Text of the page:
Impacting health equity - Synchronizing non-health or social determinants of health (SDOH) data, related to factors such as transportation, housing, employment, education, etc., can help minimize bias and enable a better understanding of healthcare disparities and how health equity impacts APMs.
Predicting outcomes - Artificial intelligence and predictive analytics can help predict healthcare trends, costs and clinical responses that can enable the agile reattribution of resources, however, a variety of interoperable, near real-time, HIPAA-compliant RWD sources are needed to do this.
Model evaluation - Evaluating a model generally requires a comparison group, in this case, a group of non-CMS beneficiaries. RWD can be used to develop a comparison group with granular alignment to CMS beneficiaries, providing a more robust understanding of model impact.
Long-term follow up - Certain treatments, such as cell and gene therapies, require decades of follow up across payers, geographies and providers in order to understand the full impact of care and outcomes. Longitudinal RWD allows for this continual long-term monitoring.
Coordinating care - When there are multiple payers involved, RWD provides access to commercial claims, enabling insight into all patient outcomes.
Accelerating adoption - RWD can also provide insight that can increase provider adoption of APMs and facilitate practice improvement, thus improving quality of care. Additionally, RWD can help strengthen the business case for APM adoption amongst commercial payers, increasing providers’ total share of revenue, as well as quality of care.
Unlocking additional insights
To achieve all of these potential outcomes, an organization needs the ability to source a variety of RWD that is interoperable while maintaining strict privacy and HIPAA compliance. As discussed throughout this series, Privacy-Preserving Record Linkage is an optimal solution to accomplish this. The HealthVerity PPRL solution, also known as Identity Manager, is 10x more accurate than legacy tokenization technologies, FedRAMP authorized and already deployed across numerous government agencies.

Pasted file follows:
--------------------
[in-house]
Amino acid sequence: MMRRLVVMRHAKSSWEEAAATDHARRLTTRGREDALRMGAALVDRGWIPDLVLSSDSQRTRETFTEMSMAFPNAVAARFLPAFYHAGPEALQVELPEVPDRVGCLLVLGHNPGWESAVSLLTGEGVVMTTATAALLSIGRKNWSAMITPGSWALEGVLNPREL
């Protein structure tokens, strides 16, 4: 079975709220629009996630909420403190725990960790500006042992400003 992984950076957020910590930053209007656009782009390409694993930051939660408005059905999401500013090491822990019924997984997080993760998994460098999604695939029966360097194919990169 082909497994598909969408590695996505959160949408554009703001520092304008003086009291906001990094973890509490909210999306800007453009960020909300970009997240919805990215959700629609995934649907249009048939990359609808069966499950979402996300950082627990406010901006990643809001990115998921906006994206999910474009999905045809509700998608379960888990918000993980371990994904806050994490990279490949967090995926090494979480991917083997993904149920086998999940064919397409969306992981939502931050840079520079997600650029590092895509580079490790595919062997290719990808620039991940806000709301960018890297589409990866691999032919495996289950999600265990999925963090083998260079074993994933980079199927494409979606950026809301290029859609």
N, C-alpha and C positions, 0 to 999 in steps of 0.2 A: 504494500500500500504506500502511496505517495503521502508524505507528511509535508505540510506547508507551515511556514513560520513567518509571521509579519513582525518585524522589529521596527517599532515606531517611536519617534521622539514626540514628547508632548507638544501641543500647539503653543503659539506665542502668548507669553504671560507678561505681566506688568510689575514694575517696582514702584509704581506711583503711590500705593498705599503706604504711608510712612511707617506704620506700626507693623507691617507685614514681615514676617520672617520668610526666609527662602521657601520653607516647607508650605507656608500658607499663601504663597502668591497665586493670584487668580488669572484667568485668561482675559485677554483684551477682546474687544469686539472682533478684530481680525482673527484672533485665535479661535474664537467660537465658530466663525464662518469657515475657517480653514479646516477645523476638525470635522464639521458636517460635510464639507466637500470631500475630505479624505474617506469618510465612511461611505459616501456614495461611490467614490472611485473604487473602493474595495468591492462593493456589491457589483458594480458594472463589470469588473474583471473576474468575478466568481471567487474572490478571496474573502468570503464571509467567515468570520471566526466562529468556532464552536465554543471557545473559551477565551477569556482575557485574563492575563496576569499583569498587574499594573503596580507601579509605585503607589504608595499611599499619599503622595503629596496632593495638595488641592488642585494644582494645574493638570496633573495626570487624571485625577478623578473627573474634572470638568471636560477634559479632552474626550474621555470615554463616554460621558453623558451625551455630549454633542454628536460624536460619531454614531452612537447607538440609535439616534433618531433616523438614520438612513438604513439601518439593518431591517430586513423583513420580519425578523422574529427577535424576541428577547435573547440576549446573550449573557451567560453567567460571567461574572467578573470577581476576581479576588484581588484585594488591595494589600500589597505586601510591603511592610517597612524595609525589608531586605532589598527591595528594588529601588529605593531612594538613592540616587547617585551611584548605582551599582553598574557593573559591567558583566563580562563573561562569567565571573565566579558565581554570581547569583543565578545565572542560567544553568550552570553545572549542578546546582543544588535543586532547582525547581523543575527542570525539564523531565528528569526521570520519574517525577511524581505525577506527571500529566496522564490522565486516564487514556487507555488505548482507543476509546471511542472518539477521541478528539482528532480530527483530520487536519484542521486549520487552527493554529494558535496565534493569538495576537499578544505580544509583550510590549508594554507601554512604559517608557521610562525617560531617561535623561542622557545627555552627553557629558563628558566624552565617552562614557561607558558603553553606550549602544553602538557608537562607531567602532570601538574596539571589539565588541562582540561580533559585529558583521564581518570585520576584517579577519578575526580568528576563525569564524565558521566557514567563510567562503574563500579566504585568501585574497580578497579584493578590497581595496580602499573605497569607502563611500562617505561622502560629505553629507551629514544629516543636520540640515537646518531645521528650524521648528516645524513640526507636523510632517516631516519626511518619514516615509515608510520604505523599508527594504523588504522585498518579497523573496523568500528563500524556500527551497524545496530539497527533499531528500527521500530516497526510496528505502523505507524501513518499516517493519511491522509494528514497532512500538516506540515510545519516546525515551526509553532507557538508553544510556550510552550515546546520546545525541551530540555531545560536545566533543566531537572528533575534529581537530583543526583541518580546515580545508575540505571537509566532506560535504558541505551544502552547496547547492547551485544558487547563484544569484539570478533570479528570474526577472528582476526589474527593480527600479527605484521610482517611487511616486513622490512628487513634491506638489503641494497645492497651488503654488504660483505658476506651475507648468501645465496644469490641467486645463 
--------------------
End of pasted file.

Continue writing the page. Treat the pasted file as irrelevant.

By assigning each individual a universal identifier, known as a HealthVerity ID (HVID), we can synchronize patients over time and across near limitless data sources, creating full interoperability while maintaining patient privacy and HIPAA compliance. This has allowed us to create the nation’s largest healthcare and consumer data ecosystem that government agencies can leverage to seamlessly source and synchronize commercial medical and pharmacy claims, lab results, EMR, hospital chargemaster and SDOH data.
With our highly accurate PPRL technology and a vast RWD ecosystem, HealthVerity is able to help government agencies gain the insights needed to improve disease surveillance, increase drug safety, better understand health outcomes and advance APMs, ultimately helping to better preserve and promote public health.
Click here to learn how HealthVerity can provide insight to improve APMs or support other data initiatives.
1CMS. National health expenditure data, historical. https://www.cms.gov/data-research/statistics-trends-and-reports/national-health-expenditure-data/historical.
2CMS. Guiding an Improved Dementia Experience (GUIDE) Model. https://www.cms.gov/priorities/innovation/innovation-models/guide.
3CMS. Statement: Broader Medicare Coverage of Leqembi Available Following FDA Traditional Approval. https://www.cms.gov/newsroom/press-releases/statement-broader-medicare-coverage-leqembi-available-following-fda-traditional-approval.